4.5. Another global test : the baryon fraction in local clusters
This is a very interesting test proposed by White et al. (1993) which in principle offer a rather direct way to measure m. It relies on one side on the fact that one should be able to measure the total mass of clusters, as well as their baryon content and on the other side that the primordial abundance of baryons can be well constrained from the predictions of primordial nucleosynthesis and the observed abundances of light elements. Furthermore, the CMB is providing interesting constraints on the baryon density of the universe, that are essentially consistent with values inferred from nucleosynthesis (Eq. 1). X-ray observations of clusters allow to measure their gas mass which represents the dominant component of their (visible) baryonic content (the stellar component represents around 1% of the total mass). In this way one can measure the baryon fraction fb and infer m:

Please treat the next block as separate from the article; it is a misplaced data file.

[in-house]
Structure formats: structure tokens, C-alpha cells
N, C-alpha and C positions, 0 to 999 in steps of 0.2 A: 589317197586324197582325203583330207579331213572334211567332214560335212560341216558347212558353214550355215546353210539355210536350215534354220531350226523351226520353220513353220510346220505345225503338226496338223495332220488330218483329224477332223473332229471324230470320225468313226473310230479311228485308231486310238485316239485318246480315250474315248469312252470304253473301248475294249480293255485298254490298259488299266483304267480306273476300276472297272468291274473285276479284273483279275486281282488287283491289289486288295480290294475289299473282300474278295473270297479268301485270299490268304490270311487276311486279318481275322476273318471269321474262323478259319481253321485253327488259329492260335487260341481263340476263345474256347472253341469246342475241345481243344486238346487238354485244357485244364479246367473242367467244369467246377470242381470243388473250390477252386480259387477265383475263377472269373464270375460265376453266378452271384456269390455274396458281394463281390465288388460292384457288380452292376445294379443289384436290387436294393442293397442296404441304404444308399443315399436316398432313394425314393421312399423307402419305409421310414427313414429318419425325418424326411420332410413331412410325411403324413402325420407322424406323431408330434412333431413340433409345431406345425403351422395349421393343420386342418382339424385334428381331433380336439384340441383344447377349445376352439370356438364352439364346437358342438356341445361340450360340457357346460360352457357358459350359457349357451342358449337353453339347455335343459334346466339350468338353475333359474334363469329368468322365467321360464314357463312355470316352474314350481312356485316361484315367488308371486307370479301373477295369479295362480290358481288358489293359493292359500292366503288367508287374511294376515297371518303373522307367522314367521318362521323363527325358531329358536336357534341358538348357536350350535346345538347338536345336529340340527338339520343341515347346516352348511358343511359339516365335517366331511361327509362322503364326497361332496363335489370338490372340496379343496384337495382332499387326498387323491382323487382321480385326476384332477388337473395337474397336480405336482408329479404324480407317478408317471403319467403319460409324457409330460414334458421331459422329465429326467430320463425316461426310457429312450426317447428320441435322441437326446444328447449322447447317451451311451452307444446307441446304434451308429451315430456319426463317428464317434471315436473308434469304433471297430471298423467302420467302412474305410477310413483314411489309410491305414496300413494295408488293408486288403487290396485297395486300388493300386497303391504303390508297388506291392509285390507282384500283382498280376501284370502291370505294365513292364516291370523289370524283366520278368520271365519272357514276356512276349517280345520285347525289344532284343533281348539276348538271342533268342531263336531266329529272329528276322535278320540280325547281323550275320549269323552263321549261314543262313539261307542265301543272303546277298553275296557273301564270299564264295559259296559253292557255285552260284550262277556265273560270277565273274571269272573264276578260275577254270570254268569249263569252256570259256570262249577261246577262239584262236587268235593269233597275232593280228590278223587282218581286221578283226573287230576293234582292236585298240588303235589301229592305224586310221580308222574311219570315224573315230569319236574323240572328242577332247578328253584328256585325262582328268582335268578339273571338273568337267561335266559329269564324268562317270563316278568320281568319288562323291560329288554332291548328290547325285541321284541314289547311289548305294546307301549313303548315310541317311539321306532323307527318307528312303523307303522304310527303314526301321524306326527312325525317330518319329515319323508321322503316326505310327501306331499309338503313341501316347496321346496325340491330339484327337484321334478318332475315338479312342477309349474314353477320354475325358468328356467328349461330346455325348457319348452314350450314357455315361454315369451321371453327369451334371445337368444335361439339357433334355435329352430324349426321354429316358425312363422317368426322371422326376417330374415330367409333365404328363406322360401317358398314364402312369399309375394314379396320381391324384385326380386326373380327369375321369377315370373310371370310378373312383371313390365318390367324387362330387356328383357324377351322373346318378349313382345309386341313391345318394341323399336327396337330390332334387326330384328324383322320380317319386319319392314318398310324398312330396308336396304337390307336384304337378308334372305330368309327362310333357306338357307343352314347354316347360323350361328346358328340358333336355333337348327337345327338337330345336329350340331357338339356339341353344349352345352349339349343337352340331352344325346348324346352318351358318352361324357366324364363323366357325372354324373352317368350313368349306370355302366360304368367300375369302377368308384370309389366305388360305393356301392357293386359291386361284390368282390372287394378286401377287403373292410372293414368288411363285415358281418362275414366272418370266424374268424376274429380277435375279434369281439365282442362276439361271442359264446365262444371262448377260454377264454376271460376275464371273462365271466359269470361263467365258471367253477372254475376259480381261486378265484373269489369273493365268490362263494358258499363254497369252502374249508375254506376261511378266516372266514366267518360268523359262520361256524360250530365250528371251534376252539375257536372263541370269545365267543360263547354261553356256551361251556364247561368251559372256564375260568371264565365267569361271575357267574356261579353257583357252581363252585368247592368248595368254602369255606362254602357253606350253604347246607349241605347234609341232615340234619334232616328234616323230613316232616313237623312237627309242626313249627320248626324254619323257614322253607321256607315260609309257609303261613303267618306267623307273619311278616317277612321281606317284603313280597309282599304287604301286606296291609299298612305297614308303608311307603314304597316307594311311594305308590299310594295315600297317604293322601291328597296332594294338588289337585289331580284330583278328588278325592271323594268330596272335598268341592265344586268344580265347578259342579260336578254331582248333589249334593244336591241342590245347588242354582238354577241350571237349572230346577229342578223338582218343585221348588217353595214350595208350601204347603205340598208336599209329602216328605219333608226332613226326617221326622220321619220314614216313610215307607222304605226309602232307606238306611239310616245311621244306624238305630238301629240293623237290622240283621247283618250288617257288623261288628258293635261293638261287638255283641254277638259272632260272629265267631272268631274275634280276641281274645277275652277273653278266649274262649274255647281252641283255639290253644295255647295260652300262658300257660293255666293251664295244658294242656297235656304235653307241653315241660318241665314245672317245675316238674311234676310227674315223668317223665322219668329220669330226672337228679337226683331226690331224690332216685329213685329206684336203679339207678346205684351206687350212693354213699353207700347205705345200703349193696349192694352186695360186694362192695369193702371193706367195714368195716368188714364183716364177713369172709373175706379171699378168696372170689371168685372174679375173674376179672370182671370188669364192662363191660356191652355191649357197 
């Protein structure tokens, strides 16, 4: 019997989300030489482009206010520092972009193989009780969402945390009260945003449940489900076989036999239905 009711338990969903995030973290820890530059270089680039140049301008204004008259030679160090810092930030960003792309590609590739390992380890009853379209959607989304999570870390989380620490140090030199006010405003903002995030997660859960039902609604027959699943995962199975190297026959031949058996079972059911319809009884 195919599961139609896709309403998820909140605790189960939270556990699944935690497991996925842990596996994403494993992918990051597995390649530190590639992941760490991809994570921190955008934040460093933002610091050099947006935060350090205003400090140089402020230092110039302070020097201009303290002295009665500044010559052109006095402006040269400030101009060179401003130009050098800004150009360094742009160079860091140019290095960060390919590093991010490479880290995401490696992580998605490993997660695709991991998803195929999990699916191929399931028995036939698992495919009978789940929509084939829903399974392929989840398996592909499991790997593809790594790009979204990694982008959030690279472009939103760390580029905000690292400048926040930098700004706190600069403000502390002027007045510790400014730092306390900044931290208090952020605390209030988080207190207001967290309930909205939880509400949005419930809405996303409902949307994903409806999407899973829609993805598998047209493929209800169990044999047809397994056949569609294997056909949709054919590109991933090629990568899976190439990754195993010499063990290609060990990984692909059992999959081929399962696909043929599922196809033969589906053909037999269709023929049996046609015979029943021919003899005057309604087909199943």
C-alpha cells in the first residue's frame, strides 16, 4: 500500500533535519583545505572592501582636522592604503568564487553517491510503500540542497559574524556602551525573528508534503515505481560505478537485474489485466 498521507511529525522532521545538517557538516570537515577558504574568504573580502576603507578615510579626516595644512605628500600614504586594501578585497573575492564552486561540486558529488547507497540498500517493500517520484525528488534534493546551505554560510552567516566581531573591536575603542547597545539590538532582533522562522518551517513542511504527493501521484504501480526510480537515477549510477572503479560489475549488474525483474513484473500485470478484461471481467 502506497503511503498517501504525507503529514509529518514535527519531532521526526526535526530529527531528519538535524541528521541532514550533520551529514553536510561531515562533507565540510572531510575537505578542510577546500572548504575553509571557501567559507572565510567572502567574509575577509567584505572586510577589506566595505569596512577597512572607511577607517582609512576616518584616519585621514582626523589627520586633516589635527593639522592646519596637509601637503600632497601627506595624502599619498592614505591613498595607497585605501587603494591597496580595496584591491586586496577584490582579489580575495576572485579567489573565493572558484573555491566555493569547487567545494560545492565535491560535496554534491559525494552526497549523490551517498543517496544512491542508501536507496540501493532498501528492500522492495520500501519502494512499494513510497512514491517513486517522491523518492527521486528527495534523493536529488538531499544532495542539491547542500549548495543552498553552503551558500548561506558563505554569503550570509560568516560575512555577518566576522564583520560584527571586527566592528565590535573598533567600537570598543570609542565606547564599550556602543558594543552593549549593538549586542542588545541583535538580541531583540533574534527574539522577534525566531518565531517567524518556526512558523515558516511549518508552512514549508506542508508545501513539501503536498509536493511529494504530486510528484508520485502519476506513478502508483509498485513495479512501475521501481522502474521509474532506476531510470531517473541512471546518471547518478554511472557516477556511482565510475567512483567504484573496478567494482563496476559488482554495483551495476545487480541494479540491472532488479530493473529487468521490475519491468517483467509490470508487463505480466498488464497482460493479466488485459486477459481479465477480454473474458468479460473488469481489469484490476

where represents a correction factor between the actual baryon fraction and the naive value bbn / m; typically, ~ 0.9. This method has been used quite often (Evrard, 1997; Roussel et al., 2000). There are some differences between measurements, mainly due to the mass estimators used. One key point is that the baryon fraction has to be estimated in the outer part of clusters as close as possible to the virial radius. However, the outer profile of the X-ray gas has been shown by Vikhlinin et al. (1999) not to follow the classical profile, usually assumed, but being actually steeper; consequently derived gas masses are somewhat lower than from usual analysis. Recently, several consequences of this work were derived on the baryon fraction (Sadat and Blanchard, 2001):
The consequence of this is that a value of m as high as 0.8 can be acceptable. Large systematic uncertainties are still possible, and value twice lower can certainly not be rejected on the basis of this argument, but similarly a value m ~ 1 can not be securely rejected.